Back in October, I wrote an article about the election titled “Why Republican Economic Ideas Matter This Election—and Democratic Ideas Don’t.” The thesis didn’t seem particularly controversial at the time. Even if Hillary Clinton or Bernie Sanders ultimately won the presidency in November, I argued, they would in all likelihood still face a House of Representatives controlled by antagonistic Republicans, who would gleefully smother any remotely progressive legislation in the crib. An electoral climate conducive to a Republican victory, on the other hand, would probably let the GOP keep its hold on both houses of Congress, giving them the power to pass massive tax and spending cuts through the power of budget reconciliation.
“Sanders and Clinton are basically running for the privilege of defending the surprisingly fragile progress Democrats have made building the welfare state,” I concluded. “Their thoughts on how to enhance it further aren’t of much consequence.”
This was wrong. And in the interest of pundit transparency, I wanted to take an opportunity to admit as much.
It’s not that I think Democrats are suddenly poised to win back control of Capitol Hill. Barring a Trump-triggered electoral landslide that buries them back in the minority, Republicans will probably still walk away from November with control of the House. That will make it all but impossible to pass any significant liberal legislation.
But while that may be, the race between Bernie Sanders and Hillary Clinton has given rise to an epoch-defining policy debate. It has forced Democrats to argue over fundamental questions about their approach to financial regulation, health care, economic equality, and more—to weigh the merits of Clintonian incrementalism against Sanders’ calls for revolution. Do we avert the next financial crisis by cutting big banks down to size, ending Wall Street as we know it? Or do we use other, subtler tools to limit risk across the financial sector? Should Democrats try to expand insurance coverage by building on the Affordable Care Act? Or should Democrats follow their hearts and push for a national single-payer program? Is it time for a $15 federal minimum wage? Or should we push it to $12, and let richer cities and states go higher?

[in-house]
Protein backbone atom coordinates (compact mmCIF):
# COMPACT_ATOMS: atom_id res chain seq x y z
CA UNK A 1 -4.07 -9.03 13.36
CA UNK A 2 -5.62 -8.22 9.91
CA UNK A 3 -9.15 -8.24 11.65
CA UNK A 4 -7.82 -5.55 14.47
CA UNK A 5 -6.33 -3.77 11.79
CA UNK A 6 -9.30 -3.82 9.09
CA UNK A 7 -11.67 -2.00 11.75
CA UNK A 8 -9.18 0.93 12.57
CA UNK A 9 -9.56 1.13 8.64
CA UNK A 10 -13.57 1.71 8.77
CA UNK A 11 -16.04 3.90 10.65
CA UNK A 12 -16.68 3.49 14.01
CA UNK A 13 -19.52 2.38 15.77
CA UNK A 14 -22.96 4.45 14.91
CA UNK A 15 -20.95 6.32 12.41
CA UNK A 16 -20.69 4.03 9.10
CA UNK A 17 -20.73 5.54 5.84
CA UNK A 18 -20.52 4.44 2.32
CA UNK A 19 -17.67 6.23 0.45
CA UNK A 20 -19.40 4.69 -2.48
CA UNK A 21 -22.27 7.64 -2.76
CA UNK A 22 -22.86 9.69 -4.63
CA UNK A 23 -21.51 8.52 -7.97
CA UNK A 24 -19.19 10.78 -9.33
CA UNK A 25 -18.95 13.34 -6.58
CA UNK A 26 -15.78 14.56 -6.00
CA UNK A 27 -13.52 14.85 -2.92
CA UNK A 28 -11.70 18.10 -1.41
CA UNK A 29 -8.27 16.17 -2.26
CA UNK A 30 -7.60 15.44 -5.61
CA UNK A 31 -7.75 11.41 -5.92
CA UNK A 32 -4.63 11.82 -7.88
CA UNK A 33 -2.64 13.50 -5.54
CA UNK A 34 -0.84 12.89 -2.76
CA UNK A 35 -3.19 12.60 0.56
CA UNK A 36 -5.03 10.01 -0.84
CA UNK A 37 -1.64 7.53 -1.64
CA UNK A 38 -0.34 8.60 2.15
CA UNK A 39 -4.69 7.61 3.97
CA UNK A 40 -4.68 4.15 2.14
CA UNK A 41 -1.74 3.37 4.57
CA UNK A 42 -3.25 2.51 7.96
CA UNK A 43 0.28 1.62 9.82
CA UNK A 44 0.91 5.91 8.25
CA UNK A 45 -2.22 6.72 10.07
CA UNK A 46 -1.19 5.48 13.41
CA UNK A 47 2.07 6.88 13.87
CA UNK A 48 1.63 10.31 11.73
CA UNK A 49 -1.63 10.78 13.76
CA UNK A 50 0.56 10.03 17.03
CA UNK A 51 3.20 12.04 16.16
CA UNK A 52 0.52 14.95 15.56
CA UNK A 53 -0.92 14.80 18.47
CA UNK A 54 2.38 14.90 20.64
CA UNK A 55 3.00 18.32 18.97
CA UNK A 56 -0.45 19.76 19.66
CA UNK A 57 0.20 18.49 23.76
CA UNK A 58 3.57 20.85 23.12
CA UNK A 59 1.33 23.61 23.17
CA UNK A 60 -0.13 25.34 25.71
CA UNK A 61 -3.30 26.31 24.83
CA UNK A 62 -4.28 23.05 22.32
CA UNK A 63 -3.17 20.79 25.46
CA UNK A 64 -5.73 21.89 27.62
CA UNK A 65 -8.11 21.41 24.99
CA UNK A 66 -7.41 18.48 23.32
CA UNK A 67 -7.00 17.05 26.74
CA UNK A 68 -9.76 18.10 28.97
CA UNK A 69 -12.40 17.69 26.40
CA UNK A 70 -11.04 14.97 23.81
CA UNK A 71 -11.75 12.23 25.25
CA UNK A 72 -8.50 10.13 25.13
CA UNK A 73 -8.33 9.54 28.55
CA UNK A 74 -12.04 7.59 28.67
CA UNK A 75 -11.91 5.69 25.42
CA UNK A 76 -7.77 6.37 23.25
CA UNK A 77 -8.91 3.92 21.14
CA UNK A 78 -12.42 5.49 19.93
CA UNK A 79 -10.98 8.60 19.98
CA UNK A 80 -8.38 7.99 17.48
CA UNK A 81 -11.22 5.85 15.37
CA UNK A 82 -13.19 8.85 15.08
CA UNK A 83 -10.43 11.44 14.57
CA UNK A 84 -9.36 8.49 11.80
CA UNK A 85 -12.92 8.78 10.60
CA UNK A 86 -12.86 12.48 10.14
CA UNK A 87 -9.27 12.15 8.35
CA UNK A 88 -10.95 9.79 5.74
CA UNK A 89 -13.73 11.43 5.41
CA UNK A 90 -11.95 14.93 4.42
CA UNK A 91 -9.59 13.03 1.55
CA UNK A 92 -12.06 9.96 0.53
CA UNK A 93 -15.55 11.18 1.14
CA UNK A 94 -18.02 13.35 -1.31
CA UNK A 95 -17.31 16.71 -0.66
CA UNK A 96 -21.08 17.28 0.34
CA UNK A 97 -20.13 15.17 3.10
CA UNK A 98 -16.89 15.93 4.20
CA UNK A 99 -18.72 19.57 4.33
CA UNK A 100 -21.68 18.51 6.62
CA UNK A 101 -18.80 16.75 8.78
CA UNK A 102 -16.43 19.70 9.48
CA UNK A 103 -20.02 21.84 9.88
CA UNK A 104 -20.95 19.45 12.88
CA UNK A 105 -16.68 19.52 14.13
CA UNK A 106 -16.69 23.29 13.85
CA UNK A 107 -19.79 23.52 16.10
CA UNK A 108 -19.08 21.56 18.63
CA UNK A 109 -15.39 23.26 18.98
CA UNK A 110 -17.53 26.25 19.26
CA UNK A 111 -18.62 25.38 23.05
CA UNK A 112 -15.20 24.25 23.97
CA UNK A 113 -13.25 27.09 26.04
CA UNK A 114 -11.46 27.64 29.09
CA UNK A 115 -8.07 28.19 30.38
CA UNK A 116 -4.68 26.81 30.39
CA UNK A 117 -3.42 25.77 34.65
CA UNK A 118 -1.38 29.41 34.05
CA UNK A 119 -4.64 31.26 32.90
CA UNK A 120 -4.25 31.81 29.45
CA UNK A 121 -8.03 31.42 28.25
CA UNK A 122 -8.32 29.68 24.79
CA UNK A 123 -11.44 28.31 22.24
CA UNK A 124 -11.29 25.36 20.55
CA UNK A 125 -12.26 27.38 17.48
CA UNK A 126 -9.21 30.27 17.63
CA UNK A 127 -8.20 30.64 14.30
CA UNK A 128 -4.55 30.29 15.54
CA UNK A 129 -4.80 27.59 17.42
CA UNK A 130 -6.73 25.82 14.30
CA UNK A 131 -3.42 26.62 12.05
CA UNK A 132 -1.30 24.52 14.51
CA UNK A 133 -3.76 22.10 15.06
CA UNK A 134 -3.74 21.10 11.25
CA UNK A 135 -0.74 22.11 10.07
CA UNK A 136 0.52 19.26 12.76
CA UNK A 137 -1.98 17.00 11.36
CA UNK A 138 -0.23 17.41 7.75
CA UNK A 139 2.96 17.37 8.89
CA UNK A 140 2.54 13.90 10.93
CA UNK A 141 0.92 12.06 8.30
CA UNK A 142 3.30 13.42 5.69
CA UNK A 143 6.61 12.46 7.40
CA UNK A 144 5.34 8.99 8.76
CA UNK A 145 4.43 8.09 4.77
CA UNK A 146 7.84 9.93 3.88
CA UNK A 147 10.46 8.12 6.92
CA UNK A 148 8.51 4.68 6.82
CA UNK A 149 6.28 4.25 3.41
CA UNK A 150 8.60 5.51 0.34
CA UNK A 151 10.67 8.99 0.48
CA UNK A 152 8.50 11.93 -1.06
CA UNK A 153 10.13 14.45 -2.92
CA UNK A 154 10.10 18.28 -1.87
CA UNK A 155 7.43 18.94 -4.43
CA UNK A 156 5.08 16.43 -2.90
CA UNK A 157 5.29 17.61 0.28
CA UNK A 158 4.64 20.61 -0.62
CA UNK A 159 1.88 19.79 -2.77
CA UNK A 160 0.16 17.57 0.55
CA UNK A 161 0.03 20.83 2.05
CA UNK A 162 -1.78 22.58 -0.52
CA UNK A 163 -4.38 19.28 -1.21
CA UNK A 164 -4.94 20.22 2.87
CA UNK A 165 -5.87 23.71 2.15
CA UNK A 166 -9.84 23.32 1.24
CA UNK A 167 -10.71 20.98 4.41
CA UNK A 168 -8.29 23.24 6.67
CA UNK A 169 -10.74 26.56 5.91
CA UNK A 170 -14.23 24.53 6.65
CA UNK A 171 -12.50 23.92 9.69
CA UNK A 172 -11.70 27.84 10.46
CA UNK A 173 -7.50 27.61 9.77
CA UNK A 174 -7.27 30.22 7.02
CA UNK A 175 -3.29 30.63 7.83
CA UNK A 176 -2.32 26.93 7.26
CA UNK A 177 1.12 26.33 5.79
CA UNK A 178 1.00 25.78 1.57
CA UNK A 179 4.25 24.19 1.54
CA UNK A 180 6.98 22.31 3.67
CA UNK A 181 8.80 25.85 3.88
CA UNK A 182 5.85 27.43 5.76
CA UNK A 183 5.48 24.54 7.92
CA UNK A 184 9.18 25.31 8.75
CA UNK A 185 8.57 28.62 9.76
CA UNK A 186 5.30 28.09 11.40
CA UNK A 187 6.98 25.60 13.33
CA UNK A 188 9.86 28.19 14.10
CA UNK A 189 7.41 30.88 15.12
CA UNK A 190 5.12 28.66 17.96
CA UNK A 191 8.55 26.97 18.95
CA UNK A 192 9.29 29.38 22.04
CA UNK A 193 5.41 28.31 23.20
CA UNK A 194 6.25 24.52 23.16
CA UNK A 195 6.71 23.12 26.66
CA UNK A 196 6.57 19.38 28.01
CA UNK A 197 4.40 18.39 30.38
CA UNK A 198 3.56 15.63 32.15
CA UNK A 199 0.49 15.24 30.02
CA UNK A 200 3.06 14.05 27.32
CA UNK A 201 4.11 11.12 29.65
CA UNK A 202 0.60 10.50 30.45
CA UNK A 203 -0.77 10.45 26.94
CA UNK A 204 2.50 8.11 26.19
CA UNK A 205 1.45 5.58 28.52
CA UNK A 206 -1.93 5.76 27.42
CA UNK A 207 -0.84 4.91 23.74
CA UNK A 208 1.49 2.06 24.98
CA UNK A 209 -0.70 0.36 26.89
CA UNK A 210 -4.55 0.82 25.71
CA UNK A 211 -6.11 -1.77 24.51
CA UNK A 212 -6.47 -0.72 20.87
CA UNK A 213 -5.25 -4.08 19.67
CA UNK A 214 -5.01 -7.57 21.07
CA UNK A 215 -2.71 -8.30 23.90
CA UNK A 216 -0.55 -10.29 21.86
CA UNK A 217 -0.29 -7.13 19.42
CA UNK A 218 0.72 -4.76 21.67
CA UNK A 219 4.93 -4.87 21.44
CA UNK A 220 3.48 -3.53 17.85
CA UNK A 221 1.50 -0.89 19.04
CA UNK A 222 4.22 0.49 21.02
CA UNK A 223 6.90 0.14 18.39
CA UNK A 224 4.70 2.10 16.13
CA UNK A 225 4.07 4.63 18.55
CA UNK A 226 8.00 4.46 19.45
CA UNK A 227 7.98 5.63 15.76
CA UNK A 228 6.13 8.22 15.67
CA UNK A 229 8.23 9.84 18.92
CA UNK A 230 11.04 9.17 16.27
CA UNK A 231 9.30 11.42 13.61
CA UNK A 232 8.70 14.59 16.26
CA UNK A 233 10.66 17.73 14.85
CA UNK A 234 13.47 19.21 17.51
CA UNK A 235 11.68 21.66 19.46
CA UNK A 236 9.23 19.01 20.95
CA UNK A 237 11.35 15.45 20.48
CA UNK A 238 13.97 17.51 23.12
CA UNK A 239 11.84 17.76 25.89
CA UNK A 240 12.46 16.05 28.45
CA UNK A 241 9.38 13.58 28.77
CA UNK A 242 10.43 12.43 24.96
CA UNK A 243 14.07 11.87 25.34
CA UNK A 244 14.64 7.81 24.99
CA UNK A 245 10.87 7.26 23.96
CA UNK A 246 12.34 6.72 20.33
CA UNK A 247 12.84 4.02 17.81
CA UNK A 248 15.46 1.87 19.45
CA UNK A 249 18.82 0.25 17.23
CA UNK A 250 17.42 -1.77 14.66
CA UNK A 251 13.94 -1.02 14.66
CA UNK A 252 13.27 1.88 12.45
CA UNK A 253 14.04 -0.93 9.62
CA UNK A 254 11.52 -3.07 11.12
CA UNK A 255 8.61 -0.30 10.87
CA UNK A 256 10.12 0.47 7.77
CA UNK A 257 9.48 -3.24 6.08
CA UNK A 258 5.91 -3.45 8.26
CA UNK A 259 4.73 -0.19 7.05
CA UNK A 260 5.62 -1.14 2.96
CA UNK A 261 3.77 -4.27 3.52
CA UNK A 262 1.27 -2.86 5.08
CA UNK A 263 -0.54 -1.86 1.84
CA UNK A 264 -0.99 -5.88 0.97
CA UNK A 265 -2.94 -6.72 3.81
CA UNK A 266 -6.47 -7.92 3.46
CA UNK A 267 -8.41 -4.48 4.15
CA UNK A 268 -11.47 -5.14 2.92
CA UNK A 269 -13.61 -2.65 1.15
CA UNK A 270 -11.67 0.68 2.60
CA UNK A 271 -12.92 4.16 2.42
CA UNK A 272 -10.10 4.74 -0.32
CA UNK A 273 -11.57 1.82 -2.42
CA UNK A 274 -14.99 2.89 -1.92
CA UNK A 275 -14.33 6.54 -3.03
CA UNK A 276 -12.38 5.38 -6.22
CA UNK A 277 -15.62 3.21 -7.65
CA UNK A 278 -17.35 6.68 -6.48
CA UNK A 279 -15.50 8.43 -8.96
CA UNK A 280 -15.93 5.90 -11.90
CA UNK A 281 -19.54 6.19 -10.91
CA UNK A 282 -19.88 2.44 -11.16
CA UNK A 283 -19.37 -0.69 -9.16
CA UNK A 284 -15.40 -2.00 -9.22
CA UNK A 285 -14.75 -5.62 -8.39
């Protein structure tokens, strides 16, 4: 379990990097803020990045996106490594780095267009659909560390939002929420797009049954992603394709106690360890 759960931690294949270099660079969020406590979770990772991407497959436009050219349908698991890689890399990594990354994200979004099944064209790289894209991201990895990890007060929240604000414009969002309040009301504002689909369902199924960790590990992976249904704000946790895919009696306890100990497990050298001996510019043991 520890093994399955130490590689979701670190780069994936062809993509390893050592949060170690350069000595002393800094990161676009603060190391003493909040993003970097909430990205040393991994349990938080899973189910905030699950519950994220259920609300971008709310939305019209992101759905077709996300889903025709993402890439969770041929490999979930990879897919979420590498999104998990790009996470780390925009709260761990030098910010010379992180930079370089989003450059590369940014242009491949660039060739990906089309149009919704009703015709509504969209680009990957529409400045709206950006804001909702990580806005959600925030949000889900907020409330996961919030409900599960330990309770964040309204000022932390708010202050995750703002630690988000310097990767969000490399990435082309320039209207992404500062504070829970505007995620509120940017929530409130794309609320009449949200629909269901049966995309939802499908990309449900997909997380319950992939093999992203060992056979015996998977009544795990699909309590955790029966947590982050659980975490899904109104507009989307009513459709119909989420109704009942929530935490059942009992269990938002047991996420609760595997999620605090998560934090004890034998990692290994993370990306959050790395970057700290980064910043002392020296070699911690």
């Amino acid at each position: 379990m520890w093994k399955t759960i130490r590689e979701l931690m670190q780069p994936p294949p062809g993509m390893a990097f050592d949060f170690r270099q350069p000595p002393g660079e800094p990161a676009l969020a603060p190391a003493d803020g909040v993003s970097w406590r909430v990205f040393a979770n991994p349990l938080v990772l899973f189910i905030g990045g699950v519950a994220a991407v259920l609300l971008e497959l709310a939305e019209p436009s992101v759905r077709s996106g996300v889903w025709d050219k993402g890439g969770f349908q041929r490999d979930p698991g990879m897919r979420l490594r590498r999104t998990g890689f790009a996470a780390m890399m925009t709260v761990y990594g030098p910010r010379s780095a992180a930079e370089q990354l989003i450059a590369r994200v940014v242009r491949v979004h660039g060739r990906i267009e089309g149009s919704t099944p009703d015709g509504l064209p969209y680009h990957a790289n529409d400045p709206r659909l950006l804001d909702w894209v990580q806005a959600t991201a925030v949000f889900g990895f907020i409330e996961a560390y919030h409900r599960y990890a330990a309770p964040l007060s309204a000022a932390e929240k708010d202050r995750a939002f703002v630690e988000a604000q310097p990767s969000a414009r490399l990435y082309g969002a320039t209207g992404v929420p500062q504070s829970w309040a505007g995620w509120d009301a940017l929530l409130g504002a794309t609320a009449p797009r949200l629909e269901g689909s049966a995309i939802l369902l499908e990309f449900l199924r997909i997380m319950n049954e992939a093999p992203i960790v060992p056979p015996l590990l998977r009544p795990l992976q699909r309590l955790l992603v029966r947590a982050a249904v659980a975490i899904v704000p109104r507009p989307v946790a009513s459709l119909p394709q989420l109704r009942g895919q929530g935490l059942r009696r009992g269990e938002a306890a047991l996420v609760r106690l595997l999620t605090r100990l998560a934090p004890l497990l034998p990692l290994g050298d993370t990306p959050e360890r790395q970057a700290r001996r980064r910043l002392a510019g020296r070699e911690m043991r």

Meanwhile, the reality that either candidate could well face an unfriendly Republican Congress has forced them to sharpen some of their arguments, and think carefully about executive and regulatory power. We have watched Democrats spend time during nationally televised debates discussing which specific sections of Dodd-Frank could theoretically be used to break up banks, and when that might be appropriate. A time traveler from 2011 would find that unreal.
Democrats aren’t done struggling with these questions. But whatever the final answers are, they will surely be further to the ideological left than anybody might have imagined even one or two years ago. As my colleague Isaac Chotiner wrote early Friday morning, Clinton may win the nomination, but Sanders has managed to define the terms of debate and push his opponent in a more progressive direction. And by capturing the hearts of young voters, he may be building a future Democratic party in his own, Democratic-Socialist mold.
And that has consequences for the present. Every single ambitious Democratic politician eyeing a presidential run in four to eight years is undoubtedly watching the current race and thinking about how he or she can tap into the energy Sanders has unleashed, or at least keep from getting vanquished by it. That will affect how states are governed—New York’s Andrew Cuomo has practically spun on his heels trying to make a fast left turn of late—and presumably Congress, where I imagine Elizabeth Warren (and perhaps Bernie, too) is set to become an even more enormous power broker.
So, again, I was wrong. And the reason why is fairly straightforward: Like a lot of writers, I never expected Sanders to attract the kind of support he has. I expected him and Clinton to debate. I didn’t expect them to debate for the soul of the party. But they have.